Features/Interviews (PP)

Sounds of Denmark (14-16 Sept. 2022)

The fifth edition of Sounds Of Denmark, returning to the UK after a two-year hiatus, will run from 14 -16 September 2022. Concerts will be at Turner Sims in Southampton and at Pizza Express Jazz Club in London. Dan Paton considers the impressive range of music on offer:

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Sounds of Denmark poster. RKDIA (photo left) are Morten Schantz (synth+vocals) and Anton Eger (drums)

Sounds of Denmark presents a small cross section of an intriguing and engaging jazz scene, featuring some names that will already familiar to UK jazz audiences and some that will most likely be new.

The 2022 event begins with a double bill of two duos (Svaneborg Kardyb and RKDIA) at Turner Sims in Southampton. It is notable that this also comes with two schools concerts attached, providing an excellent opportunity for young people to experience this music. (BOOKING LINK BELOW)

The showcase then moves to the Pizza Express Jazz Club in London for two nights, with Svaneborg Kardyb performing on Thursday 15 September and performances by Bevort3 and RKDIA on Friday 16 September.

It is certainly correct that the event should be named Sounds of Denmark in the plural. This is not an attempt to establish a spurious Danish national sound or musical character. Instead, even with a limited number of artists involved, it exhibits an impressively wide range of musical approaches and sound worlds. Svaneborg Kardyb and RKDIA are both duos drawing from both contemporary improvised music and electronica, but that may well be where the comparisons end. Bevort3 are a high quality acoustic trio (saxophone, bass and drums), emphasising interaction, texture and creative expression.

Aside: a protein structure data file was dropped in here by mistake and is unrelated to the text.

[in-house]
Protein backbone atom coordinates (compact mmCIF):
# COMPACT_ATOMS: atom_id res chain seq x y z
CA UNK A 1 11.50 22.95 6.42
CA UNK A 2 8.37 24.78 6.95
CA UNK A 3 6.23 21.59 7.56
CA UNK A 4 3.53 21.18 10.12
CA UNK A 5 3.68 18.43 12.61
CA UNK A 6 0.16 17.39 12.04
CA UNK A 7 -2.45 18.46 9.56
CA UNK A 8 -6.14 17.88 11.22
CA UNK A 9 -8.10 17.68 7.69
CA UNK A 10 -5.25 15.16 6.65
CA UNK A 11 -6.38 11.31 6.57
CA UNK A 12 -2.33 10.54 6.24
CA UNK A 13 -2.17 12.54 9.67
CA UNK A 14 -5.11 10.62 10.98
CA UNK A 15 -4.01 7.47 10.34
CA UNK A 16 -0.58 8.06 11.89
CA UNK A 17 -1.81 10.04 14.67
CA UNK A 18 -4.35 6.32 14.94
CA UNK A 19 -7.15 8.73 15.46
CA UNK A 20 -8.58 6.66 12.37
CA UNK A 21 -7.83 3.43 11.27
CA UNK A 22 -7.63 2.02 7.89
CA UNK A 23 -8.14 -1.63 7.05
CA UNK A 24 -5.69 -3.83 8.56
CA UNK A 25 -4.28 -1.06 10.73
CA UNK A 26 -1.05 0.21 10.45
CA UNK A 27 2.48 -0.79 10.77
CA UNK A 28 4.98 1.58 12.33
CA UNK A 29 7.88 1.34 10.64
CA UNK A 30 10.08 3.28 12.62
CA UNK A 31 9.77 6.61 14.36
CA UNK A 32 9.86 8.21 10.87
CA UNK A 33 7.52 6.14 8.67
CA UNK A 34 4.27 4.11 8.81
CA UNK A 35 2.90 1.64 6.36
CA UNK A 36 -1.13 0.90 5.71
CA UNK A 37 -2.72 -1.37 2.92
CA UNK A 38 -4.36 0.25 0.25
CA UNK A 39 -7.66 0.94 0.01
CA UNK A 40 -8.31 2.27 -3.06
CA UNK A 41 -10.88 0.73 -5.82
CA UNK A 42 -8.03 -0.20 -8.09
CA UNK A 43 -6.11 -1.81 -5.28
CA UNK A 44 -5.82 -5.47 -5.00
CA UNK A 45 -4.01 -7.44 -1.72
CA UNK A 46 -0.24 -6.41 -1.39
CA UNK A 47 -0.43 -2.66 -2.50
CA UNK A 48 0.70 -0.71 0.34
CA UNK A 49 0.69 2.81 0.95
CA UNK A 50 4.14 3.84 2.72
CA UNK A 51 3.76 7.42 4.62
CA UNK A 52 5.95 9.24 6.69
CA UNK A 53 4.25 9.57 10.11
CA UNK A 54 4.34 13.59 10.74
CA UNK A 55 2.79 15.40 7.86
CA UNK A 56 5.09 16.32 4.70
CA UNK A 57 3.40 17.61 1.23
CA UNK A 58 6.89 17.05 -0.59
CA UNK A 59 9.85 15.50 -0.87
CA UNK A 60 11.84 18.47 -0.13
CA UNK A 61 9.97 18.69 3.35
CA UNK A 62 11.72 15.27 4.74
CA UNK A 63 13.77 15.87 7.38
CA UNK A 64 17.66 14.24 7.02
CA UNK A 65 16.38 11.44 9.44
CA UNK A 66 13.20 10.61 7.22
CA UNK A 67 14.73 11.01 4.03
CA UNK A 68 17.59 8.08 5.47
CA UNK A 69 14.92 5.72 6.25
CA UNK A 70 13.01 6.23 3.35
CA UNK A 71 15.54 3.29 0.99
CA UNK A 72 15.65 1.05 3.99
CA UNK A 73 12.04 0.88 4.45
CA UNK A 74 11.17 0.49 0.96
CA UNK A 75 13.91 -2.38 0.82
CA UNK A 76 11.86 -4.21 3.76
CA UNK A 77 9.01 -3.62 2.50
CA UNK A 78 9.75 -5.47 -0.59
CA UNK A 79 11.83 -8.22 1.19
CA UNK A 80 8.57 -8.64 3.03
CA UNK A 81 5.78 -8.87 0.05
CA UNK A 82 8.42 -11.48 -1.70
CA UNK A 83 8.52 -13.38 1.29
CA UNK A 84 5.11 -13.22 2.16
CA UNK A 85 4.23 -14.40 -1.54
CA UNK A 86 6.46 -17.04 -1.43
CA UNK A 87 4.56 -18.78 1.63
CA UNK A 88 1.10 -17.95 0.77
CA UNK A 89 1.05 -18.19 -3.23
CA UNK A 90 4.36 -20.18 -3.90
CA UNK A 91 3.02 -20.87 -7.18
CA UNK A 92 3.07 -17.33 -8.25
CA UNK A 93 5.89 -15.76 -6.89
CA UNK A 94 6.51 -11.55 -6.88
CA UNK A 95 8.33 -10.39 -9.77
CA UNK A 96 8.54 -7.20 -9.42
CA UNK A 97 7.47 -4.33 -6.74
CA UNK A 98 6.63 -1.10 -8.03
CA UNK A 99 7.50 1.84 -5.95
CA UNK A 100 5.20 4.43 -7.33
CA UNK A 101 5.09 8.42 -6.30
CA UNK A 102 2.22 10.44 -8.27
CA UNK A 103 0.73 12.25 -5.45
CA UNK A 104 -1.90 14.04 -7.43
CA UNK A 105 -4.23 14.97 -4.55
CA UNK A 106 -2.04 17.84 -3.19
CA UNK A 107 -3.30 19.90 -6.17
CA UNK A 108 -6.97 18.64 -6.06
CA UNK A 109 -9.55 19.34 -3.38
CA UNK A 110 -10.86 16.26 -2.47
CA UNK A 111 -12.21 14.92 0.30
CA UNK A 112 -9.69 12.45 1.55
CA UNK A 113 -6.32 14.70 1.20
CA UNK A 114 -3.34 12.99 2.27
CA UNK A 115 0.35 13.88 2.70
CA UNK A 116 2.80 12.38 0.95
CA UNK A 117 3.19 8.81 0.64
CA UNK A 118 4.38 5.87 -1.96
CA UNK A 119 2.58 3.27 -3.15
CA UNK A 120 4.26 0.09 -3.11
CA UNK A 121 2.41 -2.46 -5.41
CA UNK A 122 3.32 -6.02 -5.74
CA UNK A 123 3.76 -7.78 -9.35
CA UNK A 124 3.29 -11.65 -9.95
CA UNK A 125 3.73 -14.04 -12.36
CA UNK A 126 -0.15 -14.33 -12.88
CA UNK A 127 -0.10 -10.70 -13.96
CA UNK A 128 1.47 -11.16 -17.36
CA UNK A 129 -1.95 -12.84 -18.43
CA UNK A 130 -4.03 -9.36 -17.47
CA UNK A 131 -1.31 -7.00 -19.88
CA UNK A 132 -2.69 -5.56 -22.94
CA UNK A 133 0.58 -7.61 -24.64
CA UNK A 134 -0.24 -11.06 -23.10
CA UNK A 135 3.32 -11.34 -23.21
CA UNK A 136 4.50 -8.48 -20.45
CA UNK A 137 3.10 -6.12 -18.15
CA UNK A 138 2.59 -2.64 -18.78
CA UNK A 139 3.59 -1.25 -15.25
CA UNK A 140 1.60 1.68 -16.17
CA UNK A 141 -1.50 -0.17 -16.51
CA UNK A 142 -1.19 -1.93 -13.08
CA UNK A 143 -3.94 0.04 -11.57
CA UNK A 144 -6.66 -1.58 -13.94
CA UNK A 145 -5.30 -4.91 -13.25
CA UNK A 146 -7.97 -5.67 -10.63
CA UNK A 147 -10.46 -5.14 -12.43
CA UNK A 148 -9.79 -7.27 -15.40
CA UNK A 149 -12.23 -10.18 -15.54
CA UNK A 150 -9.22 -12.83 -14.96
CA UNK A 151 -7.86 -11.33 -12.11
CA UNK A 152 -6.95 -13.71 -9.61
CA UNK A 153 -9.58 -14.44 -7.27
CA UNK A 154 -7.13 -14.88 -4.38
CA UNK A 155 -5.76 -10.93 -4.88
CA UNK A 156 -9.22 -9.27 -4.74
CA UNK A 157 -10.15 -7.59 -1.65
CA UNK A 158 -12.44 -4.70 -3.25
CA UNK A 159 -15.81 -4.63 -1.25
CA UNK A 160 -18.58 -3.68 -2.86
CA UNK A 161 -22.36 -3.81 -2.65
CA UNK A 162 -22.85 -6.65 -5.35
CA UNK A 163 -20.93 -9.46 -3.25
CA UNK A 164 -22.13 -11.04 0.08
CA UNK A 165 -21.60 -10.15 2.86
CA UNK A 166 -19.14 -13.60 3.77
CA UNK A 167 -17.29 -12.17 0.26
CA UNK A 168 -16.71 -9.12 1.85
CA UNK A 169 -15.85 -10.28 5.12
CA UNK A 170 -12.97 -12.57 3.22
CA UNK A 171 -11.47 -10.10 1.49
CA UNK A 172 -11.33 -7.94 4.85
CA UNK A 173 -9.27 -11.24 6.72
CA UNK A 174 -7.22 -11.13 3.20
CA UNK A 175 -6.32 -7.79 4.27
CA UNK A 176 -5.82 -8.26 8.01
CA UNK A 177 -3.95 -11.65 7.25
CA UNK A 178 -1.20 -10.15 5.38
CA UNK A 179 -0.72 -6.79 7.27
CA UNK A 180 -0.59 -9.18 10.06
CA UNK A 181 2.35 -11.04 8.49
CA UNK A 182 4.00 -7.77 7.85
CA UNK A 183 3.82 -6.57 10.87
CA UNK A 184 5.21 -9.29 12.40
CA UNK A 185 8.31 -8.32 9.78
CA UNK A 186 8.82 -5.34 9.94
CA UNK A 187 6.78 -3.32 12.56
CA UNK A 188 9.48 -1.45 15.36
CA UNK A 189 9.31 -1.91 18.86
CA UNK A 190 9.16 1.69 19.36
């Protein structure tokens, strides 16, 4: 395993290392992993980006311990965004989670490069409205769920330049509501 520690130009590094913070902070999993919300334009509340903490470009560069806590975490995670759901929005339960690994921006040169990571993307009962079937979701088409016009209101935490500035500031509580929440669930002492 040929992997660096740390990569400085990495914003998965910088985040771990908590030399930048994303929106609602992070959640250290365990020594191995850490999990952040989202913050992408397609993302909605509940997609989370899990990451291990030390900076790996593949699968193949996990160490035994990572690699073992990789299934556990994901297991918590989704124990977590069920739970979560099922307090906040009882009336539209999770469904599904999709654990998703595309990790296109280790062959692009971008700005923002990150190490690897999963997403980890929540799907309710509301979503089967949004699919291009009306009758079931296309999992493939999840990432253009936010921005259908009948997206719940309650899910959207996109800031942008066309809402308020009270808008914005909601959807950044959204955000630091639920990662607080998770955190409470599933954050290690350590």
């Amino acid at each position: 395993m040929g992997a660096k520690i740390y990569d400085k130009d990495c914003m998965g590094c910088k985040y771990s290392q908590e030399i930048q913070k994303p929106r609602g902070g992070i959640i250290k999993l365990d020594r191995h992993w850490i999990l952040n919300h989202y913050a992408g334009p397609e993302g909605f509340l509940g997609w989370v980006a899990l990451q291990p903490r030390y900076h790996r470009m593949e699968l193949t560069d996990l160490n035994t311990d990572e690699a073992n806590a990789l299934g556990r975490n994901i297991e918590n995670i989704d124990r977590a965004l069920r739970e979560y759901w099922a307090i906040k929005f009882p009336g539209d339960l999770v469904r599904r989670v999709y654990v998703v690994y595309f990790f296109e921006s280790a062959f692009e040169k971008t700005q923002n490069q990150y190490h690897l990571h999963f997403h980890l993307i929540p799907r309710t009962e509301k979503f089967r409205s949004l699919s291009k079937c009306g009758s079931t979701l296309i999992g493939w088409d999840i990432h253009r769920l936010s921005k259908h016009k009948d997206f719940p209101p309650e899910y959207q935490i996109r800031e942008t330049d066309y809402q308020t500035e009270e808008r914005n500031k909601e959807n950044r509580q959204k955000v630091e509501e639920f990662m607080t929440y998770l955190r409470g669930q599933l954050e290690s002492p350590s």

Svaneborg Kardyb. Photo credit: Michell Smedegaard Boysen

Svaneborg Kardyb combine the skills of Nikolaj Svaneborg (Wurlitzer, Juno, piano) and Jonas Kardyb (drums and percussion). The pair perform facing each other, demonstrating the importance of interaction in their music, although their light, lush and spacious sound seems to be as reminiscent of atmospheric electronic acts such as Air or Zero 7 as it is of subtle, quietly melancholic modern jazz groups such as the late Esbjorn Svensson’s trio. The sound is equally as informed by the textures of percussion as it is by the inherent qualities of the Wurlitzer or Juno keyboards. Jonas Kardyb makes frequent use of hand percussion as well as the rims and shells of his drums. His disciplined restraint and delicate touch ensure a sense of relaxed control. Svaneborg uses loops and sustain effects to enhance the atmosphere, over which he often explores the upper register of the keyboard, creating a shimmering sense of cautious discovery. The resulting whole is beguiling and mesmerising.

Pernille Bevort. Photo credit: Jan Lindegaard Hansen